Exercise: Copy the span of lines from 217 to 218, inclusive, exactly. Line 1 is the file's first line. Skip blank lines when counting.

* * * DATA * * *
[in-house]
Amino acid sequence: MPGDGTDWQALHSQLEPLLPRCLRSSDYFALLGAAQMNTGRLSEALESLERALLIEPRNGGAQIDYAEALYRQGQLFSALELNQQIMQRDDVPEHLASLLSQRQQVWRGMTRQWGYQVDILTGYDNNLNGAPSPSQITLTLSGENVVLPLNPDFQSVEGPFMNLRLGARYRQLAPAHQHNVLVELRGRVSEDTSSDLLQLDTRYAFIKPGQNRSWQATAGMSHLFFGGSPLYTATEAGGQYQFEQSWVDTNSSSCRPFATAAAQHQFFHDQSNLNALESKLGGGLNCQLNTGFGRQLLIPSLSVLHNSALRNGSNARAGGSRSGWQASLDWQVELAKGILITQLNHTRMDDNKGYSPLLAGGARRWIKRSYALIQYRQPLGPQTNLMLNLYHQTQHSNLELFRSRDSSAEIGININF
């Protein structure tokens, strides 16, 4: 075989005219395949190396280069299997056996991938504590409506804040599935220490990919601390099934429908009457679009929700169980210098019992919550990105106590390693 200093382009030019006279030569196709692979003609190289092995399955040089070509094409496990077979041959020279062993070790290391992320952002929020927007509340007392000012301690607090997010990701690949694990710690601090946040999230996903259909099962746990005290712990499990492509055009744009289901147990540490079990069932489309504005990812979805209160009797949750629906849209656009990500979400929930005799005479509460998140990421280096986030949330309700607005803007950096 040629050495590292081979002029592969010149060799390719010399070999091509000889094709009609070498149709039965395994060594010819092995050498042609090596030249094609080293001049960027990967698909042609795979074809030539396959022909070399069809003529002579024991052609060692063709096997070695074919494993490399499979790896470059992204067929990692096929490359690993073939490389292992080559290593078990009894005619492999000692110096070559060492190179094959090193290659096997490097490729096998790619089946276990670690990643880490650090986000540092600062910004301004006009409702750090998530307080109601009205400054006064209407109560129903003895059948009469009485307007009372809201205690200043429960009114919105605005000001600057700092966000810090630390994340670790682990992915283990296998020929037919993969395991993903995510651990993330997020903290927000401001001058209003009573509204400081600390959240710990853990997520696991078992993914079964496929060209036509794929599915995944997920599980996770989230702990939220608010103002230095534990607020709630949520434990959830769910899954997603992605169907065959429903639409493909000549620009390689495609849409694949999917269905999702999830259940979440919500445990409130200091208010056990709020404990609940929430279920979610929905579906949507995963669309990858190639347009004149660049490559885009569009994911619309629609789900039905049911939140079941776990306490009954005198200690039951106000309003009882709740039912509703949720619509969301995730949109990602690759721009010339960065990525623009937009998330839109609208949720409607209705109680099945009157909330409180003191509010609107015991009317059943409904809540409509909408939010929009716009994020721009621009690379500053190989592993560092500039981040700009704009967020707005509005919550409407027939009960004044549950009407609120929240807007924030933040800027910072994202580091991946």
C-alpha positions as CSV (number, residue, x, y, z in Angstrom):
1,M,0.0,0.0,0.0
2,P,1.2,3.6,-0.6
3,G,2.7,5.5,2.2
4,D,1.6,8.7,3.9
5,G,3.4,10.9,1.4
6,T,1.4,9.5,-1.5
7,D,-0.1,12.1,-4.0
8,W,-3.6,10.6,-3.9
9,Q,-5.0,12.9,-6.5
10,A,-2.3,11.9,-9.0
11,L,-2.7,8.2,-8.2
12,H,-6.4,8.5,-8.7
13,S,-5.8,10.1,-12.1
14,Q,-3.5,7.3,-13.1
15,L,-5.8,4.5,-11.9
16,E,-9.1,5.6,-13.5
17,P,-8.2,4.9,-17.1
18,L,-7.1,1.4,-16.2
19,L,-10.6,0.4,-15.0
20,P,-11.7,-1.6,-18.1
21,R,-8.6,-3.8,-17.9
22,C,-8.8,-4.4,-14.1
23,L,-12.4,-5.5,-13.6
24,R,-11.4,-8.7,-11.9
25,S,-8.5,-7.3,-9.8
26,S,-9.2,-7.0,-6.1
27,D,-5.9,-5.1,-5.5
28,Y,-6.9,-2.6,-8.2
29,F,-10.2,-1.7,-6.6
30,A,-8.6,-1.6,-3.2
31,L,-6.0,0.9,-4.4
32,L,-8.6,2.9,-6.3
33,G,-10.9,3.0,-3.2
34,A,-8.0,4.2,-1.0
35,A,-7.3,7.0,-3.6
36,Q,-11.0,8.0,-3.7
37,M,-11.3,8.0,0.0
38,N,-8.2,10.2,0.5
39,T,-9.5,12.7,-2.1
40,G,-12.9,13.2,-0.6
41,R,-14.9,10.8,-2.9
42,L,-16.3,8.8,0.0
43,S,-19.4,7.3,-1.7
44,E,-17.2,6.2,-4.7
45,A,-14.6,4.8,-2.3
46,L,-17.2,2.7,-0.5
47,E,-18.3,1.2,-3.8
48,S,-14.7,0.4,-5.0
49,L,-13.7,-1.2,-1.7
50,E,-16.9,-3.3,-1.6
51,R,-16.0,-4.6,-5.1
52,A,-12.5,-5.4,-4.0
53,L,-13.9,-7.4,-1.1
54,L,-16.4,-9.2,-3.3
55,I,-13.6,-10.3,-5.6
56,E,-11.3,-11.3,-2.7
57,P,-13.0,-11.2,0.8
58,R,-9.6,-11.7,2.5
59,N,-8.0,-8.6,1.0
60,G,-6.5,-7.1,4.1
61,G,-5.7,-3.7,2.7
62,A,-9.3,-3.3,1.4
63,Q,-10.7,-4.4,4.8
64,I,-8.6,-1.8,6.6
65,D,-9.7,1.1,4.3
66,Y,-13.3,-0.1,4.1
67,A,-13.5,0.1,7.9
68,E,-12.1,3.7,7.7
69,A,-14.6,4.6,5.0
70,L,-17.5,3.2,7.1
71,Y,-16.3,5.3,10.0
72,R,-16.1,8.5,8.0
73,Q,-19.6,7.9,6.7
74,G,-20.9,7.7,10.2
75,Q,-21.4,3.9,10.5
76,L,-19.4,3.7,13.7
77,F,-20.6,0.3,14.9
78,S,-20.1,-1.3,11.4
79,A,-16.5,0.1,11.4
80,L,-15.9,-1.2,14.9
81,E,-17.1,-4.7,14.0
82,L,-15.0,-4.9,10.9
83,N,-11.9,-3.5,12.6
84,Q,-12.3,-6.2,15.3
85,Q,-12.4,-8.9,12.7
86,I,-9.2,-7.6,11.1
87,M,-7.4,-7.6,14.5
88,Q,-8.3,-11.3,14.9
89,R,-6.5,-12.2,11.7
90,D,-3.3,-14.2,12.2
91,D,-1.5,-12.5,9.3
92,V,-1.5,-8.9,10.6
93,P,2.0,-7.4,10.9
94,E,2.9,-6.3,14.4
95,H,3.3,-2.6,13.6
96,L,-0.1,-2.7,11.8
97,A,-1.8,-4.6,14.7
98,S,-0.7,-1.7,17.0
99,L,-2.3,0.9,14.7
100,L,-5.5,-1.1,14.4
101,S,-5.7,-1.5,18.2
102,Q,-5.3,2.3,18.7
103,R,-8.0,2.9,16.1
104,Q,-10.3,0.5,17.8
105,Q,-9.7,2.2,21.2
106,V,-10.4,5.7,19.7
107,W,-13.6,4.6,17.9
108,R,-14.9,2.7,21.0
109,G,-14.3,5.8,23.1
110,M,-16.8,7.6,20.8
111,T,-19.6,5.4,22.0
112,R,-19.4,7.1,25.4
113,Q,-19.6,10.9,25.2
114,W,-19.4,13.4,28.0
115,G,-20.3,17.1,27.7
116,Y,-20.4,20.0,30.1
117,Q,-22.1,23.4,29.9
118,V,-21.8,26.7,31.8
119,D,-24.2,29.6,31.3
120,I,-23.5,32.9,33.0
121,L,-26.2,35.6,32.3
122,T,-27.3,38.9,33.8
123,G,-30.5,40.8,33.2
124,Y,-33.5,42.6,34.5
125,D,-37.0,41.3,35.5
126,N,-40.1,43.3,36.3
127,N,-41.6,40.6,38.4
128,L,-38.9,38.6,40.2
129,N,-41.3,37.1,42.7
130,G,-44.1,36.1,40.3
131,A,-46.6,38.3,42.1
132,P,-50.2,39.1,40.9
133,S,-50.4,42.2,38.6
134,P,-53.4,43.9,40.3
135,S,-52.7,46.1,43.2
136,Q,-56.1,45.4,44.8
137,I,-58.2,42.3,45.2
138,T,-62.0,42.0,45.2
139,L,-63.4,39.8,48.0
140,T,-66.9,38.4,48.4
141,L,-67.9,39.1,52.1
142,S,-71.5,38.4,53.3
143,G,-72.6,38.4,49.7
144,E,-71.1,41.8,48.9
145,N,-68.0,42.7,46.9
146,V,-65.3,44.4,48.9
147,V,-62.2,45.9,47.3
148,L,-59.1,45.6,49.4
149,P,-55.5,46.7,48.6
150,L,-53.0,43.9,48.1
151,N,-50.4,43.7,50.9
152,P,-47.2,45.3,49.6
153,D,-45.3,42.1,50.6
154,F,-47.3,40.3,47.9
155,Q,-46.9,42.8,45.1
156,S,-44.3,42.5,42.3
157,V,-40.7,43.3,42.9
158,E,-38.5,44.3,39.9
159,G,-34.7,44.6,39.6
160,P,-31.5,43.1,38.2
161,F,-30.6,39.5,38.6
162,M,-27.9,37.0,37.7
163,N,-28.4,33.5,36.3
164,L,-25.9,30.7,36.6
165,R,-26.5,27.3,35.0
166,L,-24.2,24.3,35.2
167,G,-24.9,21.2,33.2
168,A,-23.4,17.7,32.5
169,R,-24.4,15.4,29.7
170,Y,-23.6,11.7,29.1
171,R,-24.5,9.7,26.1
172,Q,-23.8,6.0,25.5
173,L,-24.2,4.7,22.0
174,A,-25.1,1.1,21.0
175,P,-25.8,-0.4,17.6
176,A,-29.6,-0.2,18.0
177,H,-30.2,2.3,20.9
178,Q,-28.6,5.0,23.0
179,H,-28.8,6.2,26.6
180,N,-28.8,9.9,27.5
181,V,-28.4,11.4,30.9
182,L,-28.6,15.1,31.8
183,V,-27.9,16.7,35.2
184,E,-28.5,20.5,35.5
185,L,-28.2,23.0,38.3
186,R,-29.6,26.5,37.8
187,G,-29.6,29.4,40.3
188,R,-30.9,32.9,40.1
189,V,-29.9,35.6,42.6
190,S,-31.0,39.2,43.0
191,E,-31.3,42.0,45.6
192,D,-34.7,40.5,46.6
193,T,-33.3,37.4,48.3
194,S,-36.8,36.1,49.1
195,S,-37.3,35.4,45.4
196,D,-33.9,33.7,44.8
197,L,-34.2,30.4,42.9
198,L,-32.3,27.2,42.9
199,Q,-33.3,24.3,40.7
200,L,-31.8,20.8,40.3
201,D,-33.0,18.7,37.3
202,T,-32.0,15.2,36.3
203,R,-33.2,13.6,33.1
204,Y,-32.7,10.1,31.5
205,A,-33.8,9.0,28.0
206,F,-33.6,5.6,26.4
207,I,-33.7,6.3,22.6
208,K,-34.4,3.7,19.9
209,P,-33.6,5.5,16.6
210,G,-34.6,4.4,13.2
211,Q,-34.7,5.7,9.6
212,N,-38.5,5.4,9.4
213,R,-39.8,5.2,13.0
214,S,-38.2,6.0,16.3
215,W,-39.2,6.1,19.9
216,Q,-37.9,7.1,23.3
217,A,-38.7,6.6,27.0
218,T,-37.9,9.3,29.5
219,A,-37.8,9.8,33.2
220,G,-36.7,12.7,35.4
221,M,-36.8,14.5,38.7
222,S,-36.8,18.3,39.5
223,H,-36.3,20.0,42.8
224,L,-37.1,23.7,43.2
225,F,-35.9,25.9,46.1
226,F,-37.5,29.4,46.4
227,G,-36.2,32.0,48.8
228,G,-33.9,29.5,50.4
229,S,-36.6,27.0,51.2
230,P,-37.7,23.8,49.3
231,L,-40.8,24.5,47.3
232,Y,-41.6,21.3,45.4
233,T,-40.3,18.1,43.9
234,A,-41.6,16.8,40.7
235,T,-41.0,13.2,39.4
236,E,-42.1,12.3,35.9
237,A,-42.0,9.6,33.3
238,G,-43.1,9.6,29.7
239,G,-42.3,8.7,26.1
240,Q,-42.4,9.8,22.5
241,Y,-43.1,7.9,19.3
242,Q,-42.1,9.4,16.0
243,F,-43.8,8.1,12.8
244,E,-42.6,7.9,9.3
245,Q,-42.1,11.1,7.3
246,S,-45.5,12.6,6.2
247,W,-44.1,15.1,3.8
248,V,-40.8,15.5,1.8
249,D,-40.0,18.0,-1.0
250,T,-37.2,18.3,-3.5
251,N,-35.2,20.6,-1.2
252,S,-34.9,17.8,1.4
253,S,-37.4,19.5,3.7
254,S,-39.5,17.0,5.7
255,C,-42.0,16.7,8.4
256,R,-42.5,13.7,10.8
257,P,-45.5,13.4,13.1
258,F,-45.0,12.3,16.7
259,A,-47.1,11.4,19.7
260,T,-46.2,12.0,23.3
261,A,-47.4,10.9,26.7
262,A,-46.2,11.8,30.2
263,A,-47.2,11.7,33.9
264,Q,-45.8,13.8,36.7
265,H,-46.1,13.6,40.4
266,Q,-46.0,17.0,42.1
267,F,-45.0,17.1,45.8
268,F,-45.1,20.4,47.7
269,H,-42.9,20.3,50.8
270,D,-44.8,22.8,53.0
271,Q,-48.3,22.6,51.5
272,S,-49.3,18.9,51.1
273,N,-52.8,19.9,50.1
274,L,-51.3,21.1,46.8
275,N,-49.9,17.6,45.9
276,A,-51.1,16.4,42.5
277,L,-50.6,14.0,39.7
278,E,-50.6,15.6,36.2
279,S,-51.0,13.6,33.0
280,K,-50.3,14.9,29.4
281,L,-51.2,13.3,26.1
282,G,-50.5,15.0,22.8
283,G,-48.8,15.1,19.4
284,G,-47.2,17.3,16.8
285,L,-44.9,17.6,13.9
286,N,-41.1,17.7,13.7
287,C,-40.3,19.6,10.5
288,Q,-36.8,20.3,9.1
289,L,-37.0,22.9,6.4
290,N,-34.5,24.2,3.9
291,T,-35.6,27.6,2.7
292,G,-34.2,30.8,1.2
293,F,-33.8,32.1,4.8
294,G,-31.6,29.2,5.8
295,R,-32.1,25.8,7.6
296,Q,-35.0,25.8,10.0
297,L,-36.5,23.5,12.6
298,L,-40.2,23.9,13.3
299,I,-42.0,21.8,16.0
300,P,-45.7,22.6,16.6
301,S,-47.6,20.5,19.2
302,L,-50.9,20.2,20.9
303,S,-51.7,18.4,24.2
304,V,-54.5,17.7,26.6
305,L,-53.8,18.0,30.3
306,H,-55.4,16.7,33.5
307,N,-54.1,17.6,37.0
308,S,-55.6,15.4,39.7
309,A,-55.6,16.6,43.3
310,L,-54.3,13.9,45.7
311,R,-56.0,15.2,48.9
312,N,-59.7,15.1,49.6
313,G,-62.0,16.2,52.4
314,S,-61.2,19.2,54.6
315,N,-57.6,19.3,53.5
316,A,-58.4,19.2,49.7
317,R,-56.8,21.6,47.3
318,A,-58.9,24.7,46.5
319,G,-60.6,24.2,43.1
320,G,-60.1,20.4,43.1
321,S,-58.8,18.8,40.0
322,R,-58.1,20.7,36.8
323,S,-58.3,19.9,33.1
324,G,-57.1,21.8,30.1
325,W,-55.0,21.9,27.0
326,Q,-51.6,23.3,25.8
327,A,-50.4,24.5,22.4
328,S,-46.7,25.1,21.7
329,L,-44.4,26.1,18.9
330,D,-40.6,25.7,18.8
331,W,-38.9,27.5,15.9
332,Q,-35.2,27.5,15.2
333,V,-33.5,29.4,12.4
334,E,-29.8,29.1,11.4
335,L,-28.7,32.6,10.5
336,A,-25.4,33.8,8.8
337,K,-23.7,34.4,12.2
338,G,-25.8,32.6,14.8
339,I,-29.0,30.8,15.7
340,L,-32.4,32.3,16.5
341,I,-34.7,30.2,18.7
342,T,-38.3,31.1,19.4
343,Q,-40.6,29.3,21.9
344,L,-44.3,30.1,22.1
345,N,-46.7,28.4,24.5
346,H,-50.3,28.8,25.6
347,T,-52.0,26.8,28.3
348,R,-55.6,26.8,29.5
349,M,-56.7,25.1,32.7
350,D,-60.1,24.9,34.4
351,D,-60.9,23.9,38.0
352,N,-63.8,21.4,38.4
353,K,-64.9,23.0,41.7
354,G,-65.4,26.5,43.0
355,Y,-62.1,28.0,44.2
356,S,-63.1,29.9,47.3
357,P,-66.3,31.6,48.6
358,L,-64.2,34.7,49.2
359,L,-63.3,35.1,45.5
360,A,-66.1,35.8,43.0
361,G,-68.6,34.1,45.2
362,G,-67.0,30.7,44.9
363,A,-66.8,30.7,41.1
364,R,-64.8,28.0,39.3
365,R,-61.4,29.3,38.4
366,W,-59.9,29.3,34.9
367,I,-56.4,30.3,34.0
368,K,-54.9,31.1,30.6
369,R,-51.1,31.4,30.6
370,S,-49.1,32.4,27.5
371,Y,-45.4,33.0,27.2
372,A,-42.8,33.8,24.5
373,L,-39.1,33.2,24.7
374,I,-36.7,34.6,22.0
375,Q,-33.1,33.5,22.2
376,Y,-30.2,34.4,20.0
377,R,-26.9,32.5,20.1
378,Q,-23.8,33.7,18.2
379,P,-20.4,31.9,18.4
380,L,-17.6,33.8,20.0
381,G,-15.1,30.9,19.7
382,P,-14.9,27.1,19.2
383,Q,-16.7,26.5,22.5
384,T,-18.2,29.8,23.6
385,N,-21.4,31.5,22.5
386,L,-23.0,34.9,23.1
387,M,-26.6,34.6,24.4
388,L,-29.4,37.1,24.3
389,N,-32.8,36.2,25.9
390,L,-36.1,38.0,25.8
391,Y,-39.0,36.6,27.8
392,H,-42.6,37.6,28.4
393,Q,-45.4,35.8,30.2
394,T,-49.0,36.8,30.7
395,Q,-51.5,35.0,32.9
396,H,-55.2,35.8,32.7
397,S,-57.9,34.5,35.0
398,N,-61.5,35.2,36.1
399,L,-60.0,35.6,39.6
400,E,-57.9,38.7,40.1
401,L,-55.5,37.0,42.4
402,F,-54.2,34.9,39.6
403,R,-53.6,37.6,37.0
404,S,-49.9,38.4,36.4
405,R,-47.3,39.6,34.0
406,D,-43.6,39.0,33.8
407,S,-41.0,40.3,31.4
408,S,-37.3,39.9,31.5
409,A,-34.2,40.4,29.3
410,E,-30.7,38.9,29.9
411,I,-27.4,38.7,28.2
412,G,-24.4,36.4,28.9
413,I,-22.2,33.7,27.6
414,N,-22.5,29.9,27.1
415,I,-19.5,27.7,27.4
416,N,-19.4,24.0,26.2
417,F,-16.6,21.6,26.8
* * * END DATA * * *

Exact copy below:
213,R,-39.8,5.2,13.0
214,S,-38.2,6.0,16.3